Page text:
|Our reporter Lieba Nesis
Click images for full-size views
I had no idea what to expect on my first ever visit Atlantic City as the reviews from my fancy friends were mixed-why would you go there they asked. Despite my apprehension, I grabbed my heavy suitcase and camera and headed to Penn Station to grab a train. Unfortunately, I misread the schedule, and there were no direct trains on a Wednesday night. Should I or shouldn’t I? It was close to 10 PM, and I was more than a bit discouraged about whether it was worth the trip. Heading to the Port Authority terminal, I was told the next available bus was leaving in an hour and a half. Vacillating as to whether to proceed I waited patiently next to a man who sounded like he had Whooping cough and about ten pigeons who remained dangerously close to my suitcase. I purchased a ticket for $21 and headed to the gate. As the bus left the driver asked the passengers to refrain from drinking. To no avail, the man in front of me continued to offer me and my seatmate sips from his vodka flask admitting that he had been drinking since way before departure.
|Elvis Presley Rolls Royce at Hard Rock Casino
All photos: Lieba Nesis
I am slightly uneasy but mostly annoyed by this passenger who continues to chat my reluctant neighbor up. We arrive at Caesar’s two hours later-my trip to Greenwich Village during rush hour takes longer-and I am left wandering the streets of Atlantic City at 2 A.M. with a suitcase and Louis Vuitton bag wondering if this is a precarious situation. Finally, I spot a Sheraton in the distance and for $150 a night I am brought to a lavish room replete with air conditioning and curtains (luxuries an $800 room in the Hamptons fails to provide.)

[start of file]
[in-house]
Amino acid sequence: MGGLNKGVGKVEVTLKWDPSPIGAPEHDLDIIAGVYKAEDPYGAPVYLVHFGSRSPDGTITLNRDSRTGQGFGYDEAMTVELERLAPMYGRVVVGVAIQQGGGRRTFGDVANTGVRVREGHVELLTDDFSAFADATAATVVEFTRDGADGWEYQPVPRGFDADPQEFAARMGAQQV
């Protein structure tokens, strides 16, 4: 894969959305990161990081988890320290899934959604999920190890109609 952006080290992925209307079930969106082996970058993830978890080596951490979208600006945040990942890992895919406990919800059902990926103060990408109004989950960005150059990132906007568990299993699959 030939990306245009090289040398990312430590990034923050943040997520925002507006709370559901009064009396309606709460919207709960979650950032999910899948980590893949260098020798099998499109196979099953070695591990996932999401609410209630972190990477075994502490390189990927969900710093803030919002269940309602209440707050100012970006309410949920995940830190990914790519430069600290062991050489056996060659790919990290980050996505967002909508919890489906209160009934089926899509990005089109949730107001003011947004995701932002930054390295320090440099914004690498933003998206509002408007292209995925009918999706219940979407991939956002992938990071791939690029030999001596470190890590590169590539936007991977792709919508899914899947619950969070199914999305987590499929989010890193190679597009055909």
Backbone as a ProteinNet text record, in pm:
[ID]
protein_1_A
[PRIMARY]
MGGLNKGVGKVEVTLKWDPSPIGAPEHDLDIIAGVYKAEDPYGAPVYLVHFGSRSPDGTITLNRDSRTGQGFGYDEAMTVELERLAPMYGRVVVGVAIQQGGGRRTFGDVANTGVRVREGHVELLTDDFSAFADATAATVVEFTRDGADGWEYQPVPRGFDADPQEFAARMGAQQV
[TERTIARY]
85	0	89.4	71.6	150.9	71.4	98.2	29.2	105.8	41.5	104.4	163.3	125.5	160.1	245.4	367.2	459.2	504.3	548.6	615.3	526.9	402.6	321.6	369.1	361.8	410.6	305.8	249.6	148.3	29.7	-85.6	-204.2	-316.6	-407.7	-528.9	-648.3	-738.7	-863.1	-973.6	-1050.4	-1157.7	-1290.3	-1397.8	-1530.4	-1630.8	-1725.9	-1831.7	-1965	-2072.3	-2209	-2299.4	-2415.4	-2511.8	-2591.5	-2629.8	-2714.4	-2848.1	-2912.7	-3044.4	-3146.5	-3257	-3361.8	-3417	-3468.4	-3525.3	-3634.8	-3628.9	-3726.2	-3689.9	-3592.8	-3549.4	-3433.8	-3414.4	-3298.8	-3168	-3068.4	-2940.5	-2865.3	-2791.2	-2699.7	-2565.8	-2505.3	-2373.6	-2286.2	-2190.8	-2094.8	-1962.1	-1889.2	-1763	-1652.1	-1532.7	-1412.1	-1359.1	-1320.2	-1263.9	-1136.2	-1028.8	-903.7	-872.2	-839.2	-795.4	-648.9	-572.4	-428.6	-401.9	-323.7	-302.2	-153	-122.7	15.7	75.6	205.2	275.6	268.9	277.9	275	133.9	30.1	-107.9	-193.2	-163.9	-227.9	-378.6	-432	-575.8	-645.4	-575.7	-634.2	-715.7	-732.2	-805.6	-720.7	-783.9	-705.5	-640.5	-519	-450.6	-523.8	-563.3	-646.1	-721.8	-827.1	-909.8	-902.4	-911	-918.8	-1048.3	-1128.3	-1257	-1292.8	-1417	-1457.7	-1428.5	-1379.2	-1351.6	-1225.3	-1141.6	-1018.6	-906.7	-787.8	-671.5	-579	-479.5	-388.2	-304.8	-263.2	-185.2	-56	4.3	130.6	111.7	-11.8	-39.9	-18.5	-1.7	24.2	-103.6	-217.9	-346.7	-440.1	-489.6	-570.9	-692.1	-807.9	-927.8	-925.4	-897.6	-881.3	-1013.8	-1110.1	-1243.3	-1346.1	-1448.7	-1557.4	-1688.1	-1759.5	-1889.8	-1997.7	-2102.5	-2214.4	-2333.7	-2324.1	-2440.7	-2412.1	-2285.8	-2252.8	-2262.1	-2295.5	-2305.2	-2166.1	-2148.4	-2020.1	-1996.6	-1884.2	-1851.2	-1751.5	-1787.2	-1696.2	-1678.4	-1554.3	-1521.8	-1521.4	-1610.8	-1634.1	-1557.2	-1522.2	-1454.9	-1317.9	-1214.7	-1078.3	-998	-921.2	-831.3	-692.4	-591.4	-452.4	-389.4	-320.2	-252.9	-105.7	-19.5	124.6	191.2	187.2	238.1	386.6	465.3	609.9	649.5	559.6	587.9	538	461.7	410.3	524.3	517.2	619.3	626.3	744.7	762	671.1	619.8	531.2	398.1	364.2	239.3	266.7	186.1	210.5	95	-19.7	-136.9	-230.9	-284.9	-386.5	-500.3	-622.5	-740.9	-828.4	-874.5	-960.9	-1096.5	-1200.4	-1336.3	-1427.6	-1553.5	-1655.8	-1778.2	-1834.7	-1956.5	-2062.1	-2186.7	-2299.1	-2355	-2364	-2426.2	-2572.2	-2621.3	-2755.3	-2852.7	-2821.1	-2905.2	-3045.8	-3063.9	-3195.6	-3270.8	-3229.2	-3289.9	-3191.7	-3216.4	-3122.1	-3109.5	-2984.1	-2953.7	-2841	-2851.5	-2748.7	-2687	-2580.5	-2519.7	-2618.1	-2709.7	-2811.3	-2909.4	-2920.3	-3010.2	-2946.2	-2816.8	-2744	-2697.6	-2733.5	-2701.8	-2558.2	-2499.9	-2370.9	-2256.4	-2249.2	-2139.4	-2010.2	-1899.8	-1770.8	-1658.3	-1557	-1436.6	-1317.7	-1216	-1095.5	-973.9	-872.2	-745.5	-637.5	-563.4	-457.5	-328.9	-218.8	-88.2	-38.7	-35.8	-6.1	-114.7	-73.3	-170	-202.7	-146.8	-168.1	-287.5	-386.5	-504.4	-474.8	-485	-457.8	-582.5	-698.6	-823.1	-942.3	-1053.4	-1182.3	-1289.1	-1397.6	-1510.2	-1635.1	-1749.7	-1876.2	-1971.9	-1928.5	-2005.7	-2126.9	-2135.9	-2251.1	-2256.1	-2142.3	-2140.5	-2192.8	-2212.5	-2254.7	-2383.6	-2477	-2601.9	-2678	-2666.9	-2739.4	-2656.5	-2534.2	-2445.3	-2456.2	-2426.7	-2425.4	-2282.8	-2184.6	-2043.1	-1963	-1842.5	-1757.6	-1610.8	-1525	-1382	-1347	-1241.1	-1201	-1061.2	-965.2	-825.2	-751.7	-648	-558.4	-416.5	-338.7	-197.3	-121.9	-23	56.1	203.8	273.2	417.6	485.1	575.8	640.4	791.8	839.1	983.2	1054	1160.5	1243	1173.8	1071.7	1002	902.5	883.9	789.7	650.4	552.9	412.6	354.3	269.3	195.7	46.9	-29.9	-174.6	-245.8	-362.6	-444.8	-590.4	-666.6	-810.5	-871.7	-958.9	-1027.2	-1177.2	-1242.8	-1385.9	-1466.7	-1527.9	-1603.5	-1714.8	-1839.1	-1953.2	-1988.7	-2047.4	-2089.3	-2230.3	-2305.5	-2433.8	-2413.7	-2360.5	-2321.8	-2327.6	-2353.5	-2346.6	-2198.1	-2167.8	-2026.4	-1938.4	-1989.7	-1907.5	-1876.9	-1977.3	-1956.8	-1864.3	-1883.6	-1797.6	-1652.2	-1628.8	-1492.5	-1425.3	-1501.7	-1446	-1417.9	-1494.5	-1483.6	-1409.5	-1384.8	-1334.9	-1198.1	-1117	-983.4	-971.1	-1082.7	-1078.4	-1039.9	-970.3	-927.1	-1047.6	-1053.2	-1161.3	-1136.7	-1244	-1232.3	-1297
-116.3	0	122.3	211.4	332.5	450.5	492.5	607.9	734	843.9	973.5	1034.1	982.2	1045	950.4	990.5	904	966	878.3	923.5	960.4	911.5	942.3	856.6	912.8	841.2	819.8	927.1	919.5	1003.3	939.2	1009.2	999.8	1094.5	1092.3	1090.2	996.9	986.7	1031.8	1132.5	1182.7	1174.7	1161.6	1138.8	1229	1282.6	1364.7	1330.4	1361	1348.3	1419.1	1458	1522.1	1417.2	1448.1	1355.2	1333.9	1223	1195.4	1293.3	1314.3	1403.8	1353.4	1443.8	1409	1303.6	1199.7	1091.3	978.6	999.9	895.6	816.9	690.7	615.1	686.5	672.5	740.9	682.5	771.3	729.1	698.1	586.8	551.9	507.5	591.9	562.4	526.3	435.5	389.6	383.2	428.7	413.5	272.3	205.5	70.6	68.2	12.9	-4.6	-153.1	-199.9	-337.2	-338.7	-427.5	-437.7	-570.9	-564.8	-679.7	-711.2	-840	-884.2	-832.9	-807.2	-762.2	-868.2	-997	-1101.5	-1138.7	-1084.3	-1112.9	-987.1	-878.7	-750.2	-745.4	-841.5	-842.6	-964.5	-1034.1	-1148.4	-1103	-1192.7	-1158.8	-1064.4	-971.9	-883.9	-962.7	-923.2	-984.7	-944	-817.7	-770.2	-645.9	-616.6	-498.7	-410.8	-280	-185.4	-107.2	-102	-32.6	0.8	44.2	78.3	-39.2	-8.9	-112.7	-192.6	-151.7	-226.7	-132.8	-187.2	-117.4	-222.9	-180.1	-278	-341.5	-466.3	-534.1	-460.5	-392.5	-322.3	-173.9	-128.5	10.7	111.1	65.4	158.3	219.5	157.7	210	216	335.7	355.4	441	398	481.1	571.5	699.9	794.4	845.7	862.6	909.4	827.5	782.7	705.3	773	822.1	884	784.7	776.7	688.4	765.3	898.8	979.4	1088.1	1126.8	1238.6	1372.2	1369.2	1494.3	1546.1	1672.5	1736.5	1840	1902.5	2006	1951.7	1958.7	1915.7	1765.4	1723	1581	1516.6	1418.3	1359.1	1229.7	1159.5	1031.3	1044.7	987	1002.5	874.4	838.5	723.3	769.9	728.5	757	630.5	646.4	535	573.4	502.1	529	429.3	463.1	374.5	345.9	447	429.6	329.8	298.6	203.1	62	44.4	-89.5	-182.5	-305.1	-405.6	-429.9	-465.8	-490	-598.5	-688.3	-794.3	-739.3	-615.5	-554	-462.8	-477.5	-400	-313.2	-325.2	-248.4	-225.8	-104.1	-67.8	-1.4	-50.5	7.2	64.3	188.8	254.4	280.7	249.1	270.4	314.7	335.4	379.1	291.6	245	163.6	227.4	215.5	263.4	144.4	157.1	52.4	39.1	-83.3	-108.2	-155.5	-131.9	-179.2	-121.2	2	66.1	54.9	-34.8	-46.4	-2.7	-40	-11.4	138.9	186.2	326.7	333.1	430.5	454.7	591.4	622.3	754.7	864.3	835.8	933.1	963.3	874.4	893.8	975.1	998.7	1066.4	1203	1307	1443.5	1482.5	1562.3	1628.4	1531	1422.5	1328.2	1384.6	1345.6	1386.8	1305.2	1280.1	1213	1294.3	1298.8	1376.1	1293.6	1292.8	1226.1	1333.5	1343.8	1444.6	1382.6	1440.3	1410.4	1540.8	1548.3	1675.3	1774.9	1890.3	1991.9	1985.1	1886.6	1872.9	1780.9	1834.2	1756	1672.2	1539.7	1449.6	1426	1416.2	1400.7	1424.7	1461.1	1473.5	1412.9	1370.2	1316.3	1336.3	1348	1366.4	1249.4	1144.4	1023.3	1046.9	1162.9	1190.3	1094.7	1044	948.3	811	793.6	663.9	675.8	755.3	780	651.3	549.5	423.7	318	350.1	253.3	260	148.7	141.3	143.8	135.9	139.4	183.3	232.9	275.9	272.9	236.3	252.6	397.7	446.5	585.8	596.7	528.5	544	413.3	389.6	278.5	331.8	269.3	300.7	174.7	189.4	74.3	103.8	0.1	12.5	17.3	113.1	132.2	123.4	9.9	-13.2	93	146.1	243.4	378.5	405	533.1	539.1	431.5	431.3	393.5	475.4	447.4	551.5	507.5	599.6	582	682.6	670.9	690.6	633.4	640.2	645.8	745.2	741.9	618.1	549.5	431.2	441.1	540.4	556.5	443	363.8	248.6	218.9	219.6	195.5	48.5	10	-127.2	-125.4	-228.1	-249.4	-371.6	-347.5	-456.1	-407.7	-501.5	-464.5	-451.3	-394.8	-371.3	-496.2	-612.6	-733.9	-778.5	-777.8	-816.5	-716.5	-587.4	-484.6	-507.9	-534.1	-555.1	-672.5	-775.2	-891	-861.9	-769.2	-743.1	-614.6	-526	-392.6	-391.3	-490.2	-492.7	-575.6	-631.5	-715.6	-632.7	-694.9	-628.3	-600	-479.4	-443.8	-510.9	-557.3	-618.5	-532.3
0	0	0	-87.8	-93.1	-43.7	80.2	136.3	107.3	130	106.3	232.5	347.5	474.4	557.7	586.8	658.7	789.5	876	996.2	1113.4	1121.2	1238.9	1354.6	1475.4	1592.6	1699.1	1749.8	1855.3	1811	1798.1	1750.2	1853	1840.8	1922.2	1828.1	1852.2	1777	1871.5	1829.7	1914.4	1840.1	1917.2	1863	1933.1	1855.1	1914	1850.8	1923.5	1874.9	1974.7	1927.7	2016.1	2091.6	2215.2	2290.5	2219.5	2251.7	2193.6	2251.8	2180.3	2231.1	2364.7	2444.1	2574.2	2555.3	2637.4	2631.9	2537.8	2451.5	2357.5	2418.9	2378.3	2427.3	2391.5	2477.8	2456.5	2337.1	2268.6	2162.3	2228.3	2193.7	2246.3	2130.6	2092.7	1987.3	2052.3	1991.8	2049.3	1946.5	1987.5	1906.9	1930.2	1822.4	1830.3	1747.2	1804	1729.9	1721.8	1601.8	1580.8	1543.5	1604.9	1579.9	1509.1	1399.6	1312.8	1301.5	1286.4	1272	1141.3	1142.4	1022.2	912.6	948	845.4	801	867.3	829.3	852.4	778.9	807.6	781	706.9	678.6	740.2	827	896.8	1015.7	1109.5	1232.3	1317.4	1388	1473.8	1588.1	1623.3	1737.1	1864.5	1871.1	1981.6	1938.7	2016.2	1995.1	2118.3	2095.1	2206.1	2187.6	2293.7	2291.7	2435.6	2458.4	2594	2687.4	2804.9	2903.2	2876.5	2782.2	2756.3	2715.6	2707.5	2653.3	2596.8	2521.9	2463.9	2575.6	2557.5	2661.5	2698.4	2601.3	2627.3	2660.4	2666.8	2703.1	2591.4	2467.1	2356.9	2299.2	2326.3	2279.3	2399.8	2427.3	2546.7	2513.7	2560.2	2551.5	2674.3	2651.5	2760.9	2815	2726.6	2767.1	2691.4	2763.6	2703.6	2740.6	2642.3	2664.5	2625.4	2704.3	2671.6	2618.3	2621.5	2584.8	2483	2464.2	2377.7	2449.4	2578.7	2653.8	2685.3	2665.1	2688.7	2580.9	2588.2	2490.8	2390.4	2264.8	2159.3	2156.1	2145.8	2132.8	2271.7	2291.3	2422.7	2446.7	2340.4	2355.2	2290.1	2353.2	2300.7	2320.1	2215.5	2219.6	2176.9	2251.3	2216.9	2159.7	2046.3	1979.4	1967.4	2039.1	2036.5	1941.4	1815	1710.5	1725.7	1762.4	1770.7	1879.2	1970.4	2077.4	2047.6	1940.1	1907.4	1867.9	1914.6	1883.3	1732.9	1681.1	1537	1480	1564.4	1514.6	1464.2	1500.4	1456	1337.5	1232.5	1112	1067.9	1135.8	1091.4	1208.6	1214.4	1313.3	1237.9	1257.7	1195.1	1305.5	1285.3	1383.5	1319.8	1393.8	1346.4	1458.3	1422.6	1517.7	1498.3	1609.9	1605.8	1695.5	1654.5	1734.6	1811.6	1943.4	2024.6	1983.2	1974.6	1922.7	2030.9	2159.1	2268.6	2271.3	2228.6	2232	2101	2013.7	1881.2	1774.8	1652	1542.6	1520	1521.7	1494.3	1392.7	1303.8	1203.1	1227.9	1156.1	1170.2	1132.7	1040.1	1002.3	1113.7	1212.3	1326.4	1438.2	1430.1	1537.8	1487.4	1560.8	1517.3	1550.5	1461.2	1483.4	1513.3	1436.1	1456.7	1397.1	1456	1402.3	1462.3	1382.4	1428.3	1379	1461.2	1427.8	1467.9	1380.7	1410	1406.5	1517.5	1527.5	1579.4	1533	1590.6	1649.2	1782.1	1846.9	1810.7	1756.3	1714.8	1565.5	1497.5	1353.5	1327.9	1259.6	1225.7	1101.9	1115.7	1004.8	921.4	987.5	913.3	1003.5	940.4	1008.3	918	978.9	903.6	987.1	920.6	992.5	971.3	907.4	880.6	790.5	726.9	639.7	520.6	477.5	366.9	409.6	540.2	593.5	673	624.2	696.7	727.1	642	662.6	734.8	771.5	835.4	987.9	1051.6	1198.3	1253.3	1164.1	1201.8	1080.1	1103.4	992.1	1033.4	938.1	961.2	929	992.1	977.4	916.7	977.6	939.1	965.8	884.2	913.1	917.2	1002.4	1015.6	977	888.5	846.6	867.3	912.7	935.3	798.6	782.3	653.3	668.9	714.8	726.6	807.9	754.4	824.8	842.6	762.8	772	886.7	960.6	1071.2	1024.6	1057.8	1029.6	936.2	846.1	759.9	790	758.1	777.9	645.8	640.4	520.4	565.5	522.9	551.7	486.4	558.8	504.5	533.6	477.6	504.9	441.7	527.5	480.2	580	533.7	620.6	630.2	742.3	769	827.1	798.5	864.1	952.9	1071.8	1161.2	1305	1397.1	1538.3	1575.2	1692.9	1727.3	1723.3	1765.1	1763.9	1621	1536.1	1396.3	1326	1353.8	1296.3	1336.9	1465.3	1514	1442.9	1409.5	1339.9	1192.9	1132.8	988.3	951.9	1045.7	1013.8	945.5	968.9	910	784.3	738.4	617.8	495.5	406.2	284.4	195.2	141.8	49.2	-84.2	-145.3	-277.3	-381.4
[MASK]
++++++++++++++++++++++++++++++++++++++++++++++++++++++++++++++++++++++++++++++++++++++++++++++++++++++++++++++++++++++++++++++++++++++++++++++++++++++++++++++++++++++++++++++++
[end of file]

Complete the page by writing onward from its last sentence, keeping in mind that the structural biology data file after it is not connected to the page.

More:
The next morning I excitedly headed to the casino openings of “The Hard Rock Hotel” and “The Ocean Resort” located on the Boardwalk. I was astounded by the vast expanse of the Boardwalk and its magnificent beach. Amusement Park rides, Go Karts, and Food Trucks sprinkled on the nearly three-mile walk which was teeming with enthusiastic crowds. “The Hard Rock Casino,” the 2,000 room behemoth located in the midst of the action, spent $500 million over the past 14 months to renovate the former Trump Taj Mahal. Joe Gingoli, along with Jim Allen and Jack Morris otherwise known as the “Jersey Boys,” attended the day’s festivities. Gingoli wearing a sharp grey suit and accompanied by bodyguards called the Hard Rock “a game changer” due to the 390 shows a year and the numerous theaters it contains. Gingoli said the press reports about the demise of Atlantic City were wholly inaccurate and he was willing to bet big on the beautiful beaches and boardwalk.
|Jamie Foxx performing at Ocean Resort|